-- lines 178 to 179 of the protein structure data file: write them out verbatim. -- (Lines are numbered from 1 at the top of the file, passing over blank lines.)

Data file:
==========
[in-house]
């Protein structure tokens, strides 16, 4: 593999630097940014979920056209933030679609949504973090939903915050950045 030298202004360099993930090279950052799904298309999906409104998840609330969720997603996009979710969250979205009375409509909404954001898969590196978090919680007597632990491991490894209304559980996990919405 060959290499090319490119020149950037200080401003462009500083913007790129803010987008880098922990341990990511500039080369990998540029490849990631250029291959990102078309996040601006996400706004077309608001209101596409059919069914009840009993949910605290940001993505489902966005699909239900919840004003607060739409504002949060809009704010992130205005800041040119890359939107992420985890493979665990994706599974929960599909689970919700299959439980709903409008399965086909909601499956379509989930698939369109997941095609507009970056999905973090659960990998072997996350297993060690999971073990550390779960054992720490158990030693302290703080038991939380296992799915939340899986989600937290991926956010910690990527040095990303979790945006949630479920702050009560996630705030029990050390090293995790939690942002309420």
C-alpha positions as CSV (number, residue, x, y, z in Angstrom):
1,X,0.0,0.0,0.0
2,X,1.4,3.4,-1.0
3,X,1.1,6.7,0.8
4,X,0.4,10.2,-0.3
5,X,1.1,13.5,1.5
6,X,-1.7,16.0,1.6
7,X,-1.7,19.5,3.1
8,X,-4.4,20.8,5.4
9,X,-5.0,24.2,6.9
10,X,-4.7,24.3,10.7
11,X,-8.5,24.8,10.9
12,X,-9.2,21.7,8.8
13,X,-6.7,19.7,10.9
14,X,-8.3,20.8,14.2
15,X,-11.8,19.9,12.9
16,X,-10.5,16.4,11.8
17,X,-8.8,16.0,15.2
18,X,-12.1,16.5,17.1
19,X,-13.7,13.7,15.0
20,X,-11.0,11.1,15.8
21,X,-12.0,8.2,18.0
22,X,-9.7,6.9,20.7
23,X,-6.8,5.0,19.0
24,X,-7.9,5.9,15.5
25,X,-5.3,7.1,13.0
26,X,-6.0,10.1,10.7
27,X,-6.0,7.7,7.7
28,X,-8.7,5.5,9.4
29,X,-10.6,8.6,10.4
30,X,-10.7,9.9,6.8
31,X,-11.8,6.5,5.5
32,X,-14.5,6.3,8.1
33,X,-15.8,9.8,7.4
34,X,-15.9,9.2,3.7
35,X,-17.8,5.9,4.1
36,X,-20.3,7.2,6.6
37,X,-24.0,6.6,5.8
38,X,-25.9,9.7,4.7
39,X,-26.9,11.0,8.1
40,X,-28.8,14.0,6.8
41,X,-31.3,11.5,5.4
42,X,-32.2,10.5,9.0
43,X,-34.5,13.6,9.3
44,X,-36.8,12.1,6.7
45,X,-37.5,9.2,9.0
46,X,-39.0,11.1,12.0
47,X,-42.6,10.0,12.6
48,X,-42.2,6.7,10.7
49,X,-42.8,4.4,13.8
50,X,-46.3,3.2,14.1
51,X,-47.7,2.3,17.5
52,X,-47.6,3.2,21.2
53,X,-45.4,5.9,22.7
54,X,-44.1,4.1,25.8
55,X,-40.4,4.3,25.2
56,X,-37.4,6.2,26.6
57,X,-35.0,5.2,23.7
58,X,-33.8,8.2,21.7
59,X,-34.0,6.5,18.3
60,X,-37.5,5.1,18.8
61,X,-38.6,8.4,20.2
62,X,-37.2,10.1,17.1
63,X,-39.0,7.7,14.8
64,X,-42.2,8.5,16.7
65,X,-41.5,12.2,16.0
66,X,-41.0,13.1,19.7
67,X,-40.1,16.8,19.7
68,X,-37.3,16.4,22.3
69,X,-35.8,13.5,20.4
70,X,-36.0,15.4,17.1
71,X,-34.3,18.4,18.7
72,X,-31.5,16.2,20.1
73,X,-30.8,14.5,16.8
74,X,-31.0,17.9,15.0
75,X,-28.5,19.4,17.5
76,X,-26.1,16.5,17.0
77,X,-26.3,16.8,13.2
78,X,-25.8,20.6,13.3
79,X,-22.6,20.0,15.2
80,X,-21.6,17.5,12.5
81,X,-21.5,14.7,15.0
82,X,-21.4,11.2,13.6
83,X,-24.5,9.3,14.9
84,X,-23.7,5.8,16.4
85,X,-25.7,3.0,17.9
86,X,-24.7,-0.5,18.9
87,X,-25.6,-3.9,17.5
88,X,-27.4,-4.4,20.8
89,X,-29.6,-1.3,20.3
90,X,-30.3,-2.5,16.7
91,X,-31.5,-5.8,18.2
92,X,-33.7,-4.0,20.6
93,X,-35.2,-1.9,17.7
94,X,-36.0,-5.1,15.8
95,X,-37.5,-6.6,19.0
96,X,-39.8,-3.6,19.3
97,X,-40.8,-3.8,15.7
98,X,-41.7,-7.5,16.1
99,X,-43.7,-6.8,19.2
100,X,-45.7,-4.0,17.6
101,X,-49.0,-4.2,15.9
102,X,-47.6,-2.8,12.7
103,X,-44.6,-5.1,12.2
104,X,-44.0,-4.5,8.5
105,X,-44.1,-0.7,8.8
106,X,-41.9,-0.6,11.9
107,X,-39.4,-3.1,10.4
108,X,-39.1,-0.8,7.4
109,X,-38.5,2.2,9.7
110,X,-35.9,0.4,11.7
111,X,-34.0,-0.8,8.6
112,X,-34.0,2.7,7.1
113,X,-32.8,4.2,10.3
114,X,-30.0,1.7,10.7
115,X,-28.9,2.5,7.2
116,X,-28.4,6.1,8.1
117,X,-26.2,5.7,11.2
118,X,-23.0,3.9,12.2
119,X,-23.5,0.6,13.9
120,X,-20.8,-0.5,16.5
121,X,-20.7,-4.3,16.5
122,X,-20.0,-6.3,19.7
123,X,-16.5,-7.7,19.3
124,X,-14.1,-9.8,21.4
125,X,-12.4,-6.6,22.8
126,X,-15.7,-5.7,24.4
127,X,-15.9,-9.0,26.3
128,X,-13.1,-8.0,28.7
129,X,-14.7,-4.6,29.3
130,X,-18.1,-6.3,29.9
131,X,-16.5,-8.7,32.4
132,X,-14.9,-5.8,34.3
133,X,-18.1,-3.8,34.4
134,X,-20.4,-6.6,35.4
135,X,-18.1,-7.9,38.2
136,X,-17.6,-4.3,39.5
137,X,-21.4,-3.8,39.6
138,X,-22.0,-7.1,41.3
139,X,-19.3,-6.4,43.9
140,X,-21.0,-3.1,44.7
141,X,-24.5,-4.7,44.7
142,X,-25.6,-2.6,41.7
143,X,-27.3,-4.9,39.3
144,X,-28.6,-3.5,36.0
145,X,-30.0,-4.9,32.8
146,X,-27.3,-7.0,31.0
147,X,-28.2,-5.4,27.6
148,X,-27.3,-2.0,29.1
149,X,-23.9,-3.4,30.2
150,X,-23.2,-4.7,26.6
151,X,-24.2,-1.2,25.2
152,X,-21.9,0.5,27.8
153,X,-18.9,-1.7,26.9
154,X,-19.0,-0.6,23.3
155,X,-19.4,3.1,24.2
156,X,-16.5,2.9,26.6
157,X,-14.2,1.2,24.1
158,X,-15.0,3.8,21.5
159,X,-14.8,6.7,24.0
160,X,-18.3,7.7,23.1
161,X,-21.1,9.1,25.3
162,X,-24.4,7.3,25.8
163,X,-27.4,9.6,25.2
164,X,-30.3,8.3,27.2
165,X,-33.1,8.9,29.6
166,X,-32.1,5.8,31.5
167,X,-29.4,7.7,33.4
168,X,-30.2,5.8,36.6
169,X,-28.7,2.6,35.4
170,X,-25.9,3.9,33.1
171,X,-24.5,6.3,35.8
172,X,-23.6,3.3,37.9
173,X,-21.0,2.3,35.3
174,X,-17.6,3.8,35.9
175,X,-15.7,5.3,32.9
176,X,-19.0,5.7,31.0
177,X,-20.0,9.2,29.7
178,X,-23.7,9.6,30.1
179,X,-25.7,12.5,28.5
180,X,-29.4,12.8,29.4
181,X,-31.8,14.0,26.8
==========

175,X,-15.7,5.3,32.9
176,X,-19.0,5.7,31.0